By Dr. Karen Becerra
While people might prioritize physical and mental well-being, many may not put the words “dental” and “health” next to each other in their minds.
“Dental work is cosmetic,” they might say, as they put off seeing the dentist for another year. “Everyone has problems with their teeth. Besides, my insurance doesn’t cover it.”
To those people, I would say simply that the mouth-body connection is real. Oral health is often a gateway into our overall health. In fact, neglecting your mouth’s health can actually be life-threatening in some cases, and that’s something everyone—from doctors to insurers to patients and their caretakers—needs to know right now.
April is Oral Cancer Awareness month. More than 50,000 people will be diagnosed with oral cancer this year, whether in their lips, mouth, tongue, or throat. Symptoms of oral cancer can be as obvious as lip sores that don’t heal, difficulty swallowing, and reddish/white patches inside the mouth, or not immediately obvious, like ear pain and loose teeth. Most notably, most patients who are newly diagnosed with oral cancer are senior citizens aged 55 and above, with the average age for diagnosis at 62.
Factors like ongoing irritation from poorly fitting dentures, long-term heavy use of tobacco and alcohol, contracting the human papillomavirus (HPV), and family history also greatly increase this risk—but people can reduce their chances of developing oral cancer with just a few simple steps, such as quitting smoking or never starting, using alcohol only in moderation, and regular visits to a dentist.
Unfortunately, the same senior-citizen demographic who are most likely to develop oral cancer are the least likely to have reliable dental care—and that is a problem. One in four seniors have no teeth left at all, due to oral health concerns, and 70 percent of seniors have no dental insurance. The group that is most in need of oral cancer screenings often can’t afford critical dental care that could save their lives.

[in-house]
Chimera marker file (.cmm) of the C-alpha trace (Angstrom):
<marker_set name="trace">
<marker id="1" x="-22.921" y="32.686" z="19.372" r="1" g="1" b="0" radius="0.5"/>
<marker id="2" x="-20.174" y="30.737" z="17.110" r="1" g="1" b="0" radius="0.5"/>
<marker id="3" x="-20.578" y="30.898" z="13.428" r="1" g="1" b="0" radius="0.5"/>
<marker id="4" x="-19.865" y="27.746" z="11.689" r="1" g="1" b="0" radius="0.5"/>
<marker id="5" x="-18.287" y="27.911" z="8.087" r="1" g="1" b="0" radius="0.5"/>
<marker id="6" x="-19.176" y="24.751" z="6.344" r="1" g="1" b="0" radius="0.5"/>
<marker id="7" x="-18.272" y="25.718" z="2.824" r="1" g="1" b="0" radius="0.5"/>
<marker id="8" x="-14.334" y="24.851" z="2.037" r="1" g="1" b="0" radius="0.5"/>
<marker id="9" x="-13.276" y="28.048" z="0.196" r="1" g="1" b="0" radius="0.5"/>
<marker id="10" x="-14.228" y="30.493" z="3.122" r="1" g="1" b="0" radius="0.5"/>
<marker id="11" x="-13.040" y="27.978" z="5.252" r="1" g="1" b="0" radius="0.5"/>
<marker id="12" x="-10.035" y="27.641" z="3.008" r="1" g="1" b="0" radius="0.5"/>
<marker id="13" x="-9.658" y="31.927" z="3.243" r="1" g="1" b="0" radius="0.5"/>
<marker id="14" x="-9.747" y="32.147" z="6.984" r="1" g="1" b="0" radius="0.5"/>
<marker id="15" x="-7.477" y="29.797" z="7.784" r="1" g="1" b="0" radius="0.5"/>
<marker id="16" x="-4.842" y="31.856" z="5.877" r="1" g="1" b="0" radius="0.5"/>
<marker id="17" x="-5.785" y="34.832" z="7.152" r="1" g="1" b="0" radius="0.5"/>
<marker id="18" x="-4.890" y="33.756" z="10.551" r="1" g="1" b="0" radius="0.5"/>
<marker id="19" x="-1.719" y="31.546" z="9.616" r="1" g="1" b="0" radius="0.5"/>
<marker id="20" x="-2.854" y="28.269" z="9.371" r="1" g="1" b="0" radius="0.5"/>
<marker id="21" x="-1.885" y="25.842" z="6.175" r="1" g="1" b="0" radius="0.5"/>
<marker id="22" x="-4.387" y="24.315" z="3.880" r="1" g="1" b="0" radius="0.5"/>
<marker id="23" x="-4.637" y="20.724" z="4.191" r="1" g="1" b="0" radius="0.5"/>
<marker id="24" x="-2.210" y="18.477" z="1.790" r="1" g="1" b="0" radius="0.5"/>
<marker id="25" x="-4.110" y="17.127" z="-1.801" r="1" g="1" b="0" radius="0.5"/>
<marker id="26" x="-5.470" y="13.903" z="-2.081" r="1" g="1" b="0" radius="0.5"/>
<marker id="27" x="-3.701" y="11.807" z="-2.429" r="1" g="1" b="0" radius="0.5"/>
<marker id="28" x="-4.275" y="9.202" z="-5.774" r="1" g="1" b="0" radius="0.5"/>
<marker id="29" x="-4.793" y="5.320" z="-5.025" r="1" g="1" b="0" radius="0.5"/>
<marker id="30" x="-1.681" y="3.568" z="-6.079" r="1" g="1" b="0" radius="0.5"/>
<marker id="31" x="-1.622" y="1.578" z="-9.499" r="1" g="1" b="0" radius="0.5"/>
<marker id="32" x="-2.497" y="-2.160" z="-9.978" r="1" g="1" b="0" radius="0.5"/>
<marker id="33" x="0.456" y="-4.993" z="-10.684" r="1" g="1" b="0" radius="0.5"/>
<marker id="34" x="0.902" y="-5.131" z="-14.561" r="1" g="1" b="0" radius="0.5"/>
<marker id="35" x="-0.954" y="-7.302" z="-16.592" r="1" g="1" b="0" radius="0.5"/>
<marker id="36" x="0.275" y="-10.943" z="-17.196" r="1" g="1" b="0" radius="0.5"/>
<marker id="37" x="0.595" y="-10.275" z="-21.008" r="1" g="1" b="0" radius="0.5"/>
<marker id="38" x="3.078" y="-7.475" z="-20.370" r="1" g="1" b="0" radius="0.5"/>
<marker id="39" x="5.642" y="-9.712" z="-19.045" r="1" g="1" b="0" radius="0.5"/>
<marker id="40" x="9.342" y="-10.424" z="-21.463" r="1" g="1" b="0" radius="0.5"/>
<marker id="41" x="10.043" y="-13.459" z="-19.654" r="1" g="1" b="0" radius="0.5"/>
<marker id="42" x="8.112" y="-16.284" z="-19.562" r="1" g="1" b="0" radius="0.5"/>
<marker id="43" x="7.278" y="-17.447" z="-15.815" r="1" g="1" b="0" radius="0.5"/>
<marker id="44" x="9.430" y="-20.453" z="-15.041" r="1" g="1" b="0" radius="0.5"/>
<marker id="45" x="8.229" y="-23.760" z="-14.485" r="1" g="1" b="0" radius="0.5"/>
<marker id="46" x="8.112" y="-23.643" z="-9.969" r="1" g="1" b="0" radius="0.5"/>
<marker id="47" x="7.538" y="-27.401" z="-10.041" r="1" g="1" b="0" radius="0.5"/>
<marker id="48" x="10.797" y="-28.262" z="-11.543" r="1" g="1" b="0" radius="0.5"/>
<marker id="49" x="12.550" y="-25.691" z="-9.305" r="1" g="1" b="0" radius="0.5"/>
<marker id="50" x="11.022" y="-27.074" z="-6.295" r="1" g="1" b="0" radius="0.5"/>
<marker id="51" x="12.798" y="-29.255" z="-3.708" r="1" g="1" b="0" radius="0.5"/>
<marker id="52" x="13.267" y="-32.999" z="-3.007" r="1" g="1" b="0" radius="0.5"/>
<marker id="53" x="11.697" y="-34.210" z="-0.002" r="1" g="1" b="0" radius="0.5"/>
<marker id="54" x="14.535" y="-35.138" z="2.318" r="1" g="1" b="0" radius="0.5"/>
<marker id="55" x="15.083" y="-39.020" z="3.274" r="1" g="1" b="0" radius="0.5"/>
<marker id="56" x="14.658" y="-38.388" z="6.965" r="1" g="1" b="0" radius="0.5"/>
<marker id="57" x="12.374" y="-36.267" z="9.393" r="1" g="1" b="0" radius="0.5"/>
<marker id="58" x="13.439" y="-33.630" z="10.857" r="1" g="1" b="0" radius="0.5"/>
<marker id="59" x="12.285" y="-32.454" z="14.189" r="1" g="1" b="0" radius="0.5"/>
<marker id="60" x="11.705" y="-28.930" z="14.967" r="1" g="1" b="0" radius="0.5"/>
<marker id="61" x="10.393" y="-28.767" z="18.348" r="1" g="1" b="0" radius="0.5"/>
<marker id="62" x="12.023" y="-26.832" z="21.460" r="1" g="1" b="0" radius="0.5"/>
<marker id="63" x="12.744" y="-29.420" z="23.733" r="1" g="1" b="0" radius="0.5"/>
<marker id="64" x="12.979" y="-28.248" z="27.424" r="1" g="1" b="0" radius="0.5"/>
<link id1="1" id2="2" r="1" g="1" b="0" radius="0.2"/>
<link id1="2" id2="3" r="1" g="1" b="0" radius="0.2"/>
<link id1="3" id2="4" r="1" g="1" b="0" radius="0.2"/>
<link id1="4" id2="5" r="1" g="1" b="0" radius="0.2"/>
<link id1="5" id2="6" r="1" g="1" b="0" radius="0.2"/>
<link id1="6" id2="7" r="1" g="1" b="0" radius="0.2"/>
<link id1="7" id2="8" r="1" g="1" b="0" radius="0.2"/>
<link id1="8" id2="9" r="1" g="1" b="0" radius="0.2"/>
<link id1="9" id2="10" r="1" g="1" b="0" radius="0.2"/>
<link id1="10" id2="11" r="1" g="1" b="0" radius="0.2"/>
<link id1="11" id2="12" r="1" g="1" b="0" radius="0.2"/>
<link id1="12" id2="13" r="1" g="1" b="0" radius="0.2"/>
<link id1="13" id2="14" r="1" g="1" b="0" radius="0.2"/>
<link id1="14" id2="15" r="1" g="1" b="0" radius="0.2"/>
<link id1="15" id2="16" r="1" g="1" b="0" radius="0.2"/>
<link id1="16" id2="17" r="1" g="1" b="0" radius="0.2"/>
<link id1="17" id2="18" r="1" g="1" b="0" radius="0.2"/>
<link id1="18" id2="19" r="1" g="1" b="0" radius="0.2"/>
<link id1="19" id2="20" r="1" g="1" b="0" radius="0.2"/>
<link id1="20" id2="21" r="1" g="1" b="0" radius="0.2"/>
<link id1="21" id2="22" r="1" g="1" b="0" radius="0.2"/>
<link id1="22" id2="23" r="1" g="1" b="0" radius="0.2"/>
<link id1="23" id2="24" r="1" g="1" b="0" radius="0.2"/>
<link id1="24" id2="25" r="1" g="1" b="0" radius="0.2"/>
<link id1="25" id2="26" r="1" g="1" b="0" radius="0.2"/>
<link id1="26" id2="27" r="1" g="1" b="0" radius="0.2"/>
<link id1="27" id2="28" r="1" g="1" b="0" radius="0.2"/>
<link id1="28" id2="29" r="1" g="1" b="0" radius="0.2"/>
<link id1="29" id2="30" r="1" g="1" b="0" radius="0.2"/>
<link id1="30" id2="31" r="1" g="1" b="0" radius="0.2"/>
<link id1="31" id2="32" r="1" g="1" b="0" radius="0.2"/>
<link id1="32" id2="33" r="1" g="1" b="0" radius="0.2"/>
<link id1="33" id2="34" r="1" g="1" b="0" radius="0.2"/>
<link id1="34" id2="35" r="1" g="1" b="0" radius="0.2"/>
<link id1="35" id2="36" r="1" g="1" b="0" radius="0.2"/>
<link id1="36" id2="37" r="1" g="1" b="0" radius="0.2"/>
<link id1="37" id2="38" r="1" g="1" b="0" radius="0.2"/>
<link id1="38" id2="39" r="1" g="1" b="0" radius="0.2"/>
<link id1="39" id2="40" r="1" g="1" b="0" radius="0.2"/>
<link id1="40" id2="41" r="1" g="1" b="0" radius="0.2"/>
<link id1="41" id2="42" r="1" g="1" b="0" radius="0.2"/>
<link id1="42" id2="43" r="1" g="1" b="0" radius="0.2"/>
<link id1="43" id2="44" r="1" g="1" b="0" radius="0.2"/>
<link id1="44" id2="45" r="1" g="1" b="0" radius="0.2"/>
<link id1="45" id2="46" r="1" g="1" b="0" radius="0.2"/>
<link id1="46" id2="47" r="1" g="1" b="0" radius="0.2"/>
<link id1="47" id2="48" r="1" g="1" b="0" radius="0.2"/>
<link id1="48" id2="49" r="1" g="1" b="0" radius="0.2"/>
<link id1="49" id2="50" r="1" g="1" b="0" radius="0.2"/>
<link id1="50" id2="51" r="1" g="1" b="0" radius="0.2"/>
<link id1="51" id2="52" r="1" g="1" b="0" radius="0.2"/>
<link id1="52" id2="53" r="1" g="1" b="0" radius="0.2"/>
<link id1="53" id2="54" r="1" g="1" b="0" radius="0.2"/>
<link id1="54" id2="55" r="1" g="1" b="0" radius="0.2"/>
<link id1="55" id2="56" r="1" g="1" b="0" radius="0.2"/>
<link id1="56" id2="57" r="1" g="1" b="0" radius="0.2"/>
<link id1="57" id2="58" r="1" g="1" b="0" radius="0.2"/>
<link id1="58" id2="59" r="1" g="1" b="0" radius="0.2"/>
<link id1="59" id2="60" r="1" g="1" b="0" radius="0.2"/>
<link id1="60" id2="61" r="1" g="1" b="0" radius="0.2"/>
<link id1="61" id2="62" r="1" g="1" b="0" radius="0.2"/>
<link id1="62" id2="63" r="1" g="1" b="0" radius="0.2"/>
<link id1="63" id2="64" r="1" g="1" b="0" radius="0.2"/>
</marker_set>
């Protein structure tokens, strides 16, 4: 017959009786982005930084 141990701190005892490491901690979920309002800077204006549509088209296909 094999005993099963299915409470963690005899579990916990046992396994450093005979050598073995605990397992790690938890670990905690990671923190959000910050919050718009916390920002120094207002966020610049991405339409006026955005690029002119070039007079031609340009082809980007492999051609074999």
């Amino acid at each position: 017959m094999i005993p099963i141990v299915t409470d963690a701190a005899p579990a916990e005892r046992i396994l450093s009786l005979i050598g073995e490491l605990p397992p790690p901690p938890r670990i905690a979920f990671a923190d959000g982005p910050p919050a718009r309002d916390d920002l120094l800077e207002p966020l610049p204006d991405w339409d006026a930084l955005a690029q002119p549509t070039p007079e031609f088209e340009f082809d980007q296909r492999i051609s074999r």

The nonprofit Gary and Mary West Senior Dental Center aims to solve these problems—and it’s made a difference in hundreds of seniors’ lives, as patient Gary O. can attest. After being diagnosed with oral cancer in 2015, Gary was referred by his hematologist to our nonprofit for services.
“My cancer diagnosis came during a time in my life where I found myself without health insurance,” recalls Gary. “I lost my livelihood, I couldn’t walk because I was dizzy, and I had compounding oral health issues because of my radiation treatment.”
“Finding the Gary and Mary West Senior Dental Center was great. They provided affordable treatment for all of my issues, and I honestly feel so much better now.”
Since opening our doors in downtown San Diego over two years ago, the Senior Dental Center has helped hundreds of seniors access low-cost dental services over the course of more than 8,000 visits. On average the clinical team identifies about 5 to 10 suspicious lesions per month. When a mucosal lesion is identified, additional follow up and attention to its characteristics is recommended to rule out any dental cause.
As some oral pre-malignant lesions and early oral cancers are quite varied in appearance they typically require additional follow up with a biopsy for final diagnosis. Oral cancer usually doesn’t cause any symptoms in its early stages, therefore paying close attention to changes becomes critical. Early detection is key for saving lives.
The need for senior dental care is large and growing. And due to overwhelming need for services in North County, we plan to open a new location in San Marcos.
This month make it a priority to get checked by a dentist or dental hygienist if you haven’t done so in a while. If you’re a caretaker for an aging loved one, make sure they get screened for oral cancer next time they go to a dentist. Early detection means better treatment outcomes, so don’t wait.
Karen Becerra, DDS, MPH, is the CEO and Dental Director of the Gary and Mary West Senior Dental Center and a past president of the Hispanic Dental Association of San Diego. She brings two decades of clinical research and expertise as a practicing dentist to help establish the center. To learn more or to make a donation, visit www.seniordentalcenter.org.
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